It seems that the private rented market is ruling the roost, if recently-released figures are anything to go by.

Over the past 25 years, the number of homeowners in England has significantly declined, and it’s now touched its lowest level, data from the government’s English Housing Survey has revealed.

The report claims that the share of owner occupiers slipped to 65.2% in 2012/13 from around 71% a decade earlier. Meanwhile, the share of private tenants exceeded that of social renters for the first time (18% vs 16.8%), according to the official figures.

The drop in ownership levels could be attributed to the spiralling house prices and the tighter access to mortgage loans, which have prompted campaigners to urge the government to increase the availability of more affordable homes to residents, Property Wire commented.

The number of owner occupiers started decreasing in 2006, when it had hit a record level of nearly 14.8 million. Since then they have been falling by almost 500,000 a year, including 51,000 in 2012/2013 alone.

According to the authors of the report, the share of private sector households hovered around 10% in the 1980s and 1990s, but since then the sector has experienced a major shake-up and its size has almost doubled. There are several factors thought to have played a role in the expansion of the private rented market, including the abolition of rent controls in the late 1990s, the introduction of assured short-hold tenancies and the accessibility of buy-to-let mortgages. Many buyers also resorted to renting a property rather than purchasing one due to the lower mortgage availability resulting from the credit crisis.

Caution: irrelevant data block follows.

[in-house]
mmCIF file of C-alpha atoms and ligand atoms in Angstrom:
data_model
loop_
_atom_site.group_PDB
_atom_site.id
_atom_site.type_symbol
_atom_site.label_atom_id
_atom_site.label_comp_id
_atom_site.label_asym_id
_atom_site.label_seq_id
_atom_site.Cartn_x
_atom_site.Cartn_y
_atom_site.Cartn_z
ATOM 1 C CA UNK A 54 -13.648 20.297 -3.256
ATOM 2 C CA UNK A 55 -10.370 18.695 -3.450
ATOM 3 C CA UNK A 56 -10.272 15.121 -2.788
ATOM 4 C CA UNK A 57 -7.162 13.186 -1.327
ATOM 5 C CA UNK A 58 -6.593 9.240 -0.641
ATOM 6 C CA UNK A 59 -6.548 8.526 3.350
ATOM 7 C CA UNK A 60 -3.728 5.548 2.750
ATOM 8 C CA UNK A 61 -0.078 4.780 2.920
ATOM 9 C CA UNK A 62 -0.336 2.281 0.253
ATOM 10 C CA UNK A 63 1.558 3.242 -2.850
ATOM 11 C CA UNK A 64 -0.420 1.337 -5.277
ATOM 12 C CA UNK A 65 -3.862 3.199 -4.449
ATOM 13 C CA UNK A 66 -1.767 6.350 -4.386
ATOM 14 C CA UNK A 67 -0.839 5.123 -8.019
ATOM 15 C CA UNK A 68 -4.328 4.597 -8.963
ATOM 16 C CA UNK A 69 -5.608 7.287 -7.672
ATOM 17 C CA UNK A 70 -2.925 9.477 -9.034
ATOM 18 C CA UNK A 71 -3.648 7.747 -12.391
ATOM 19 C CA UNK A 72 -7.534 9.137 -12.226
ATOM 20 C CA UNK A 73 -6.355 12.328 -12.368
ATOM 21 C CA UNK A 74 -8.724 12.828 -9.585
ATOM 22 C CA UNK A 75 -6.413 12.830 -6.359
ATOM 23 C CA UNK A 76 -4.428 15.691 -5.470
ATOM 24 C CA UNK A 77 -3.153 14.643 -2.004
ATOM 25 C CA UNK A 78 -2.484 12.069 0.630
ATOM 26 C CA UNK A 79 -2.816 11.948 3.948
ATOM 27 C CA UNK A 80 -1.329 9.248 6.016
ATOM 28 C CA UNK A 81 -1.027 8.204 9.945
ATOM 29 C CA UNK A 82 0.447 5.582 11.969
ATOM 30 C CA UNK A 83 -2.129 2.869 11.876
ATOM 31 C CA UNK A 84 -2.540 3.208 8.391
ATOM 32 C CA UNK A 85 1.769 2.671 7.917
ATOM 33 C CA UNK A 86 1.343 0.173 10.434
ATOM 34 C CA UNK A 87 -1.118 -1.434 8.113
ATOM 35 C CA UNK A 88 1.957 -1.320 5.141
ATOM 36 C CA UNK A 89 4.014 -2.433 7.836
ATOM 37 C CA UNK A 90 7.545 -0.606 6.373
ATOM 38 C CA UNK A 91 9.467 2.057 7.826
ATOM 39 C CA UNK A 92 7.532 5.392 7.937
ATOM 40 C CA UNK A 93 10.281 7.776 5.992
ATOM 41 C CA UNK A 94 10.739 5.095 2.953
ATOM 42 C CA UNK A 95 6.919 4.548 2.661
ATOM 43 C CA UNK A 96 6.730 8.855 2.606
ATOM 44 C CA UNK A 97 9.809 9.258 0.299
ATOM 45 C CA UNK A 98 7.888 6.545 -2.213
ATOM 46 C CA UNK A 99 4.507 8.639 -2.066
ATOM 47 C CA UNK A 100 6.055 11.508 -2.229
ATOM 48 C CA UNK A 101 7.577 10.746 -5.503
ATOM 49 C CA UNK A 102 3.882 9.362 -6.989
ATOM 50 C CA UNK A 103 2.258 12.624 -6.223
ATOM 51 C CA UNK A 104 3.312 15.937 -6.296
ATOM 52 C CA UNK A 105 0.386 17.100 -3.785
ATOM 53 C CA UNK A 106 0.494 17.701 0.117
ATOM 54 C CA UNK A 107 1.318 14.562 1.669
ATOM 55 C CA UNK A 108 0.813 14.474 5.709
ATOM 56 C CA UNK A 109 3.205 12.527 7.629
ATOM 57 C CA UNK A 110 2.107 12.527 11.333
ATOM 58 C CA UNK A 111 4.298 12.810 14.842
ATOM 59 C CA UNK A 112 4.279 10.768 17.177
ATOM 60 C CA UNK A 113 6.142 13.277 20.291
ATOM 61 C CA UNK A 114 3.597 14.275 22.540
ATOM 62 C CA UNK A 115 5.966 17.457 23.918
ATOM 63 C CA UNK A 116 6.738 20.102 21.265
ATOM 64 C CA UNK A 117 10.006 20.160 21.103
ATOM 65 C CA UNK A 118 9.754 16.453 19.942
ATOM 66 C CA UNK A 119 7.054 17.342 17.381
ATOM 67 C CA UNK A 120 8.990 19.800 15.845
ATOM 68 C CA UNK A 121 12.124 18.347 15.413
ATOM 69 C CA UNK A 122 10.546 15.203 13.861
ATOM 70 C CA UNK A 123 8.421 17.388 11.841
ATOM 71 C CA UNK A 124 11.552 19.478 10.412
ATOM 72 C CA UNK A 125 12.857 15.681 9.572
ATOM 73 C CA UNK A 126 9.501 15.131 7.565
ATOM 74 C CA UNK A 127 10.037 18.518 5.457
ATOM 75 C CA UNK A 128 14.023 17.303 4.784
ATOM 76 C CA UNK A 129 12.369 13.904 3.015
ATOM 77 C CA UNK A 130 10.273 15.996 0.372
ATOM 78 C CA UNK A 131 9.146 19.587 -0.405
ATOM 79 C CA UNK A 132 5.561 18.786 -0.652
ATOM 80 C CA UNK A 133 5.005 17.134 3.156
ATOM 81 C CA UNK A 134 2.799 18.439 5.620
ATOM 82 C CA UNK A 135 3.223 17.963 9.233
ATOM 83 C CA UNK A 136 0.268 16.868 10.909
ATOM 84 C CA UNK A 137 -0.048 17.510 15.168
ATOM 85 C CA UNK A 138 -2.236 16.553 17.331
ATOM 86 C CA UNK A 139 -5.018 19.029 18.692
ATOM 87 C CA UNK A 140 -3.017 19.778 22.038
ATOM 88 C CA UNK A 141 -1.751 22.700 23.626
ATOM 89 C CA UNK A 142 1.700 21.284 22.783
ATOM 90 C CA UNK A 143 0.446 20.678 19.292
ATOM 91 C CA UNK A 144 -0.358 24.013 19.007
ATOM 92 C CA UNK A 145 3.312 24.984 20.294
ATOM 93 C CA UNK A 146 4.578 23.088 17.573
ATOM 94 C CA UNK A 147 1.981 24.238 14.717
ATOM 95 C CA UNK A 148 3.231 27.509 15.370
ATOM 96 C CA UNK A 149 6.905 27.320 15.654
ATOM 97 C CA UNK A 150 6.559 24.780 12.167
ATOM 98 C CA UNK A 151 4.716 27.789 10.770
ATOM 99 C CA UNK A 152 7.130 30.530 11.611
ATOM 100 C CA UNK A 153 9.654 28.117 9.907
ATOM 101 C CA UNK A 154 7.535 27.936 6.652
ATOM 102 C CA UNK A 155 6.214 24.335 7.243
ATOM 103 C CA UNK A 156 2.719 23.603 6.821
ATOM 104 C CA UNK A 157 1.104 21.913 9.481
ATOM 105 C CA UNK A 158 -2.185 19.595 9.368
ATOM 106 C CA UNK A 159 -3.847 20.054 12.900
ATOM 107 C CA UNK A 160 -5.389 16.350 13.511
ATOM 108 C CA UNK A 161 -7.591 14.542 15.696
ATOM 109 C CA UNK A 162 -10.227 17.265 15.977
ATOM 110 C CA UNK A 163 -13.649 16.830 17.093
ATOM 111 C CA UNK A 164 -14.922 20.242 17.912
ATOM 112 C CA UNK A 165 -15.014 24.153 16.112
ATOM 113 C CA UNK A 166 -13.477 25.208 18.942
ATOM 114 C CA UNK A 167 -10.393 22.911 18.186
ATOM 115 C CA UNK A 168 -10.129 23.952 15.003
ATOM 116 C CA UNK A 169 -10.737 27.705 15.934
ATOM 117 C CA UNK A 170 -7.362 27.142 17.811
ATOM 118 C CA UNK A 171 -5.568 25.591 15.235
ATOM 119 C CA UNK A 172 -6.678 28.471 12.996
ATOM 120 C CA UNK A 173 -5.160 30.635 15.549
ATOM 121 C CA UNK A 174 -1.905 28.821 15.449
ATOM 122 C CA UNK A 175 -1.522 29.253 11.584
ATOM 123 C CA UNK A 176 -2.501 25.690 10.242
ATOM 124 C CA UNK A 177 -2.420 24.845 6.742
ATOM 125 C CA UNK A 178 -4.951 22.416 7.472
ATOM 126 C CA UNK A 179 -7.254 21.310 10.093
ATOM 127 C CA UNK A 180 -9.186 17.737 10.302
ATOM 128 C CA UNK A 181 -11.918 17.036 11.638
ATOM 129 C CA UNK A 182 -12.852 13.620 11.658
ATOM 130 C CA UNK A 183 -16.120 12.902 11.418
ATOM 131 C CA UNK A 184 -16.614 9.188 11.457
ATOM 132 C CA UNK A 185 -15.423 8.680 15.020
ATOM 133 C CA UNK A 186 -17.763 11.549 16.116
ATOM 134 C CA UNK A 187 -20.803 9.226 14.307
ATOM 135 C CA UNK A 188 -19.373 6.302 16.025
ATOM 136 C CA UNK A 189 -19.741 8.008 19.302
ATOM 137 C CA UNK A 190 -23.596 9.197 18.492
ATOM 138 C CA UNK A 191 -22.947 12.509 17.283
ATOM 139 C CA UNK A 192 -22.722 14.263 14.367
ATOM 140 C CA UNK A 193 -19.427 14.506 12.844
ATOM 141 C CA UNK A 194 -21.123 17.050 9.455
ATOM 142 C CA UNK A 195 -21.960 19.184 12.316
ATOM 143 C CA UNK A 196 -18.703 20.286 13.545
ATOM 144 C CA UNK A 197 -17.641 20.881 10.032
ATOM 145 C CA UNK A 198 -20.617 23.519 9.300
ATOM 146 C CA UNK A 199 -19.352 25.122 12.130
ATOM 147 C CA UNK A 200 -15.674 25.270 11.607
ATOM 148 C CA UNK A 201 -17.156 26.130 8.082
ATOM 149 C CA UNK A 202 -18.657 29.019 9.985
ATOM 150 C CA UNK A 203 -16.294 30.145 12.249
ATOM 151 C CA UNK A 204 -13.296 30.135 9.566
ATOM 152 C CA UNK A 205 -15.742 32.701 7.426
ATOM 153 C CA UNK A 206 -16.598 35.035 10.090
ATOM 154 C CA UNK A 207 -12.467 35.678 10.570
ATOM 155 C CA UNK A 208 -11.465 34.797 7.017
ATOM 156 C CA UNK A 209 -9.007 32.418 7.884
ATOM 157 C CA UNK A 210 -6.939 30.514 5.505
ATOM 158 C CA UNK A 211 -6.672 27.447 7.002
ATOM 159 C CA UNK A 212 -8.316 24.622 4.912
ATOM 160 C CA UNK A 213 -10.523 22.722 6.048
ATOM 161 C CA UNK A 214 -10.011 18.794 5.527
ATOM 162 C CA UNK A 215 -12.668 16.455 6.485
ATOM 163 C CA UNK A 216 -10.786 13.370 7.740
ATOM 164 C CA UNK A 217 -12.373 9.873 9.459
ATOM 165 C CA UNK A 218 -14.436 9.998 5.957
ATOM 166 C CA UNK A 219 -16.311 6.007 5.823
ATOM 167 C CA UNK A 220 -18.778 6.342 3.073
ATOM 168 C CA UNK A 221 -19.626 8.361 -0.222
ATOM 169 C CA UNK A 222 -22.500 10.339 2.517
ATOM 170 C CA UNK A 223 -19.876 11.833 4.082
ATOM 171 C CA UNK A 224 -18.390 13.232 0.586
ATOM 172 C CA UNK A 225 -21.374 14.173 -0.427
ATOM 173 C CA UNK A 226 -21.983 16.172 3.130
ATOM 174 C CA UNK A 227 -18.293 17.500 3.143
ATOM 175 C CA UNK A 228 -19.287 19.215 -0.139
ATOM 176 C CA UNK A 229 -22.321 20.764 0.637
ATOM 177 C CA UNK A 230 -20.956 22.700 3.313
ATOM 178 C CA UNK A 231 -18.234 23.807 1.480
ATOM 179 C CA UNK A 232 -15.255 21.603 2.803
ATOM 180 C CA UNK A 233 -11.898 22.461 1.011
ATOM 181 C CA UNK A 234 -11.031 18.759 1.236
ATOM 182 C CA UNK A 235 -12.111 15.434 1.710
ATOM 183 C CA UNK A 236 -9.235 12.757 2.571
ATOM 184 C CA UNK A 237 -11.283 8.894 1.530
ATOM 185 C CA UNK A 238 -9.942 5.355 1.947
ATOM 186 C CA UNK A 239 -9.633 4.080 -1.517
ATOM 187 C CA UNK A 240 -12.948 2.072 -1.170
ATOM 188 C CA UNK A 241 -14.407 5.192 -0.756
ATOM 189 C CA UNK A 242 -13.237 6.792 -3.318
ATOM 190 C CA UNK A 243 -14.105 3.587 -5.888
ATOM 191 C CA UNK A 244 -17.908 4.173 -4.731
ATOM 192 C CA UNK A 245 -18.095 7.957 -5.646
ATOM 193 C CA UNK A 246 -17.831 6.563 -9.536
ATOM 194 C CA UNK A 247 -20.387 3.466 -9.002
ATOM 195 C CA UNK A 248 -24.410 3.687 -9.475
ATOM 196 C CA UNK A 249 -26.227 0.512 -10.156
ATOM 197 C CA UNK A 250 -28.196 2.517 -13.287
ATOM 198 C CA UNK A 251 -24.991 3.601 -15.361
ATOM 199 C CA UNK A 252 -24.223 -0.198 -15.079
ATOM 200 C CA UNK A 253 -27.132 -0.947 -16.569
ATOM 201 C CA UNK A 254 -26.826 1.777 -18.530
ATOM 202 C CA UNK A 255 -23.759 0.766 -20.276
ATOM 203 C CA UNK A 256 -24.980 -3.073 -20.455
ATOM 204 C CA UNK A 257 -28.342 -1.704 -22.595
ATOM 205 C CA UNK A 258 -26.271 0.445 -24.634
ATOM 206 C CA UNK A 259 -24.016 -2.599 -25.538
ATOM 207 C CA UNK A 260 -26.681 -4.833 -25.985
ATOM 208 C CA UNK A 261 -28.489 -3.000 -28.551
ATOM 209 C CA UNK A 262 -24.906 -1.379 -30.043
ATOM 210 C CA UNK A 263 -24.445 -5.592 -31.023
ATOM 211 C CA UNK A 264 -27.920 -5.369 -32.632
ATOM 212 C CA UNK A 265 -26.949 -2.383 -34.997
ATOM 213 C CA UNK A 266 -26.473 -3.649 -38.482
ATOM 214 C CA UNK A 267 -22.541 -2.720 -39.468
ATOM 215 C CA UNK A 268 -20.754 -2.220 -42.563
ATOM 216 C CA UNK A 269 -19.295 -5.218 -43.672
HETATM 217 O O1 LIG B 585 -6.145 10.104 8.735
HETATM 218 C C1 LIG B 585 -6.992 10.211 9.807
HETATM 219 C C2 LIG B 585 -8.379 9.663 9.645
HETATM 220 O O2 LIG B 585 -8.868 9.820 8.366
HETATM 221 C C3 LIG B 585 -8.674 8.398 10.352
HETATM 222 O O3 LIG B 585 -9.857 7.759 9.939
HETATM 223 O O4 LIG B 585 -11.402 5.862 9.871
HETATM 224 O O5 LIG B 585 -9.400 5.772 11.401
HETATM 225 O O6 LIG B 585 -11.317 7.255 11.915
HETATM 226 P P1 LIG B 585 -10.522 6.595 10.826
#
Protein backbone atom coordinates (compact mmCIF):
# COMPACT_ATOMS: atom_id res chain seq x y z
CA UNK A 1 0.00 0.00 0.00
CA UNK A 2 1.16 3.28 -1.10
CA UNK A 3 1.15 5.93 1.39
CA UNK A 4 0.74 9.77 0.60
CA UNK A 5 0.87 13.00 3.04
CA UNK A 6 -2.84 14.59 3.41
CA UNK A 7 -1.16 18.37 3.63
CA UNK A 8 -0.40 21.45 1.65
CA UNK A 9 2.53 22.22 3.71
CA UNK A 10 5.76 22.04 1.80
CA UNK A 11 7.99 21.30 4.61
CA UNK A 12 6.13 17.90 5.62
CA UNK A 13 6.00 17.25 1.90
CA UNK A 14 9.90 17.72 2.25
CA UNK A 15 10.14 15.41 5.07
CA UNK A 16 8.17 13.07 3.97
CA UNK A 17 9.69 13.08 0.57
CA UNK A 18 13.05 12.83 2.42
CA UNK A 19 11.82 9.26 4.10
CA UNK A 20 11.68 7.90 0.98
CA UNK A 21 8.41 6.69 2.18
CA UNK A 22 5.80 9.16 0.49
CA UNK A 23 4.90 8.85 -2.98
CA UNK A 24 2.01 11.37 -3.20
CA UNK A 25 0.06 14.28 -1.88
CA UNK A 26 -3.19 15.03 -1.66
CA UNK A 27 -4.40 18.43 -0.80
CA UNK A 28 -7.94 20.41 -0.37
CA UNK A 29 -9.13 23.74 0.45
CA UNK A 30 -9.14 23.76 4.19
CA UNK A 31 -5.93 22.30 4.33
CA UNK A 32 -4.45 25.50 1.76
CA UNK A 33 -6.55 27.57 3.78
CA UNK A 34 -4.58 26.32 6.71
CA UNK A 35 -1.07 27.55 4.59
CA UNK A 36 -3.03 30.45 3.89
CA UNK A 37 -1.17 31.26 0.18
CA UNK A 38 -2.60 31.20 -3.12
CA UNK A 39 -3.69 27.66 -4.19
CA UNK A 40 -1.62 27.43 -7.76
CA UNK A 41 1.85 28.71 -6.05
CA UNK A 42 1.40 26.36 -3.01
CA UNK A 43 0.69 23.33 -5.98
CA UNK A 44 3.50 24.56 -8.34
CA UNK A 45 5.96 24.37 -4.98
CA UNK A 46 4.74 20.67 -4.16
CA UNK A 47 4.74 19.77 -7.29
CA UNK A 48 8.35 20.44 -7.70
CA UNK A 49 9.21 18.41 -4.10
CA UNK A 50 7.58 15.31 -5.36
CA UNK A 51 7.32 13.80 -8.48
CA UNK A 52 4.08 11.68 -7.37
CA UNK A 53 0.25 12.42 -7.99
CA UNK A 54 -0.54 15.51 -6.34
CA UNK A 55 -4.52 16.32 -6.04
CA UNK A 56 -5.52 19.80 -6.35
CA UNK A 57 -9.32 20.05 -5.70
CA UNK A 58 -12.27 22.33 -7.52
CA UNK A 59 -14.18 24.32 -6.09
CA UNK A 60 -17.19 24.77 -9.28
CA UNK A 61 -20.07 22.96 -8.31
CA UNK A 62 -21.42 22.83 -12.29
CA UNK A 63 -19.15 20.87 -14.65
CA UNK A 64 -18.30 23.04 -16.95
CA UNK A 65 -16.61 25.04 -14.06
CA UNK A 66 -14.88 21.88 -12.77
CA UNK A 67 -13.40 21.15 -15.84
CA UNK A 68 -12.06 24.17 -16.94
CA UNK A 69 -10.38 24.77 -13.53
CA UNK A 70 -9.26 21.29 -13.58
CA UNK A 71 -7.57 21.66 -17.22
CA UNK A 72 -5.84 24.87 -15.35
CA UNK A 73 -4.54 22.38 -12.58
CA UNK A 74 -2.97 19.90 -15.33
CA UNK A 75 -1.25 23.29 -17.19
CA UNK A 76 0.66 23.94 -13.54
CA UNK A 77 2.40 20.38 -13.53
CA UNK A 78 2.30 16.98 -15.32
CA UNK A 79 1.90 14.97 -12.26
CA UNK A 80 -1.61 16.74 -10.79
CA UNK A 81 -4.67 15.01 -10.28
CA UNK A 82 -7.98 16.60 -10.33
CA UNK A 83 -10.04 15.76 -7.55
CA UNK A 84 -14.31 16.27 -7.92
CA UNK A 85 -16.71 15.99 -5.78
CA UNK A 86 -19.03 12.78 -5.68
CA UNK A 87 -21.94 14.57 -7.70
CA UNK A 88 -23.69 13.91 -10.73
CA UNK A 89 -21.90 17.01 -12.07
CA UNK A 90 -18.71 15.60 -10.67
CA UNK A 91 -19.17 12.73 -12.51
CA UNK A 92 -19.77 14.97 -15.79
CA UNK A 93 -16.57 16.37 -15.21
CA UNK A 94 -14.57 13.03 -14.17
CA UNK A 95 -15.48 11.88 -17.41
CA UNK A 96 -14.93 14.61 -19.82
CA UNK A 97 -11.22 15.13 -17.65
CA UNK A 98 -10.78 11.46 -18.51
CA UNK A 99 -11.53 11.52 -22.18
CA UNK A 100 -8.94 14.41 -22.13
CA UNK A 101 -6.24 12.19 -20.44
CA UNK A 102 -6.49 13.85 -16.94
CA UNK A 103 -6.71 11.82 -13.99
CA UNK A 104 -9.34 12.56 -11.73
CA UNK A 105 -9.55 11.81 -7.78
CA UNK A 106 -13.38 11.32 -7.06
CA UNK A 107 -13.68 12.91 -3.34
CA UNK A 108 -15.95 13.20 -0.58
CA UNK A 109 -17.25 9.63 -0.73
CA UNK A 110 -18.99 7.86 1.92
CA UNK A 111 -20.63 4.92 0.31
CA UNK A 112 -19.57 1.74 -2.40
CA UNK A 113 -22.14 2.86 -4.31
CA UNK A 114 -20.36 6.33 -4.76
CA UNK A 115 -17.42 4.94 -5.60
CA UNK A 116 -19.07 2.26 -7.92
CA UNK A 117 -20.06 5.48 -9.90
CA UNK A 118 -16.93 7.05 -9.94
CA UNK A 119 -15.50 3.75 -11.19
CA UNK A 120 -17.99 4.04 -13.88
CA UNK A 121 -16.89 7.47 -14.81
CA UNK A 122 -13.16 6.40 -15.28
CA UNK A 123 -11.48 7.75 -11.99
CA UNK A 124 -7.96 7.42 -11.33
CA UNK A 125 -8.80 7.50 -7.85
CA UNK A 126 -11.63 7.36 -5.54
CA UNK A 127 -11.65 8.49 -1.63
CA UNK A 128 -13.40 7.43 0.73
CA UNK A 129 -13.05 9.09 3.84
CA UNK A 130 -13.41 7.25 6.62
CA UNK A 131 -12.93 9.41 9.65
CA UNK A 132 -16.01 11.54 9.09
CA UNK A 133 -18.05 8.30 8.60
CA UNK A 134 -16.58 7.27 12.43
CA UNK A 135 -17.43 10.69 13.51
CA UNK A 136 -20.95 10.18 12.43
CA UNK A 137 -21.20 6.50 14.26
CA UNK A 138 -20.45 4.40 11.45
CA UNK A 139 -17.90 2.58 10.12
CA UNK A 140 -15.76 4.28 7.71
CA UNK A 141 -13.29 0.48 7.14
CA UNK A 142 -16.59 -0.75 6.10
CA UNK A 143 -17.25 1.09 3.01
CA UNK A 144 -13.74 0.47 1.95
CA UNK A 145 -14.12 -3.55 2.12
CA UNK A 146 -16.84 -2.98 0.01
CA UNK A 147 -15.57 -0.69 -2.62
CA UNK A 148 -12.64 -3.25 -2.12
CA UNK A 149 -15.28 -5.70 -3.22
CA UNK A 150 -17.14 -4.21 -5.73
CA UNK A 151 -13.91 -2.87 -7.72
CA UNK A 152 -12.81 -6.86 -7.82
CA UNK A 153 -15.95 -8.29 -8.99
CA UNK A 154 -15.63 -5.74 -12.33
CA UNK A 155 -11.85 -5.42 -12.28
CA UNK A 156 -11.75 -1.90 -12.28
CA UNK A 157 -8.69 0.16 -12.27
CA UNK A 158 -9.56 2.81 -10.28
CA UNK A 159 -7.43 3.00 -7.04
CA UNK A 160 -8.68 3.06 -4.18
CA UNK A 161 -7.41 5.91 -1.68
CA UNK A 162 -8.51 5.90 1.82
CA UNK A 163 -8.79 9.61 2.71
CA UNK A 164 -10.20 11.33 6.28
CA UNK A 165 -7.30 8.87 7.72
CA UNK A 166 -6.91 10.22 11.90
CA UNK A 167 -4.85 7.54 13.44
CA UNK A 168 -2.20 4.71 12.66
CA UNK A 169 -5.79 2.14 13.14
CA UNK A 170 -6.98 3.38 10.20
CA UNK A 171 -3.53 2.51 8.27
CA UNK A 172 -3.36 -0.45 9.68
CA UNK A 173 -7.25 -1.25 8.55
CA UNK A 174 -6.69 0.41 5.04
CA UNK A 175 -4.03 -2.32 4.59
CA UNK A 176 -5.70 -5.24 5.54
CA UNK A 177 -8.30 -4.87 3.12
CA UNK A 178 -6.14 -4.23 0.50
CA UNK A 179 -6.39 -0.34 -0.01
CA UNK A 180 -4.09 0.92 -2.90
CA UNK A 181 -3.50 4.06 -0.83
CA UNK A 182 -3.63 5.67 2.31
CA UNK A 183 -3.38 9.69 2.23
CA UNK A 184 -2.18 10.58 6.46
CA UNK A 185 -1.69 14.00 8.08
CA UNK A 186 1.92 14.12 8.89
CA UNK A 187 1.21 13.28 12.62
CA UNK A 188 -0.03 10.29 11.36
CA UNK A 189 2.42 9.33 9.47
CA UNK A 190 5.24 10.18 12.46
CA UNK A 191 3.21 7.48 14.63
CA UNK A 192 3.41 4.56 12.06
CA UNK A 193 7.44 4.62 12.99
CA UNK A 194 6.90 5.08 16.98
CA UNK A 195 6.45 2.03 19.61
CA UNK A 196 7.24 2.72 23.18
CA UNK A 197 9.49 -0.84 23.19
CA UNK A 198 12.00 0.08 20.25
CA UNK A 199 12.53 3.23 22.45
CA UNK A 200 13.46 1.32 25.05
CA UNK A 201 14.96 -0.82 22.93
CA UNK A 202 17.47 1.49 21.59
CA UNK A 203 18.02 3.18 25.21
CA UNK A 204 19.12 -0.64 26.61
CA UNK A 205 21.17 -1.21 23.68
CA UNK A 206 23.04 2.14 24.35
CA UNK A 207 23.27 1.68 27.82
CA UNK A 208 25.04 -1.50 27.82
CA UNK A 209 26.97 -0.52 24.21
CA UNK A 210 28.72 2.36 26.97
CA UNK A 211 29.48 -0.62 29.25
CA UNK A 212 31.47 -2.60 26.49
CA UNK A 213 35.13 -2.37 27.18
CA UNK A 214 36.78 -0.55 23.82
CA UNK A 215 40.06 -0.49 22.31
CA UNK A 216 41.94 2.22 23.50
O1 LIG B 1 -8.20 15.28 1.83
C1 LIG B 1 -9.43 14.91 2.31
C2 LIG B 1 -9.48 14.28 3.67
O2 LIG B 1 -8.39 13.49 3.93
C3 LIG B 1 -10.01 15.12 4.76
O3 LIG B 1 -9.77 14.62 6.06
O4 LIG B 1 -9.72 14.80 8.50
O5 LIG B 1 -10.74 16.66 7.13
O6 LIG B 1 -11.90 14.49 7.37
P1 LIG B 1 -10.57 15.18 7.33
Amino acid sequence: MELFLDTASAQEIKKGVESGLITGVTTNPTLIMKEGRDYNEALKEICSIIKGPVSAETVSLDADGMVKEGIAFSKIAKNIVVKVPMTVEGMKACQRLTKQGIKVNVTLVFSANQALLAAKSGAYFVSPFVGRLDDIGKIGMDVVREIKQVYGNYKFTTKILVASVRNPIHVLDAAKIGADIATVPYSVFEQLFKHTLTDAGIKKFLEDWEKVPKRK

It’s important to note that the survey was conducted before the government’s Help to Buy took off in 2013, when the increasing confidence among lenders and property buyers triggered a steady rise in transactions.

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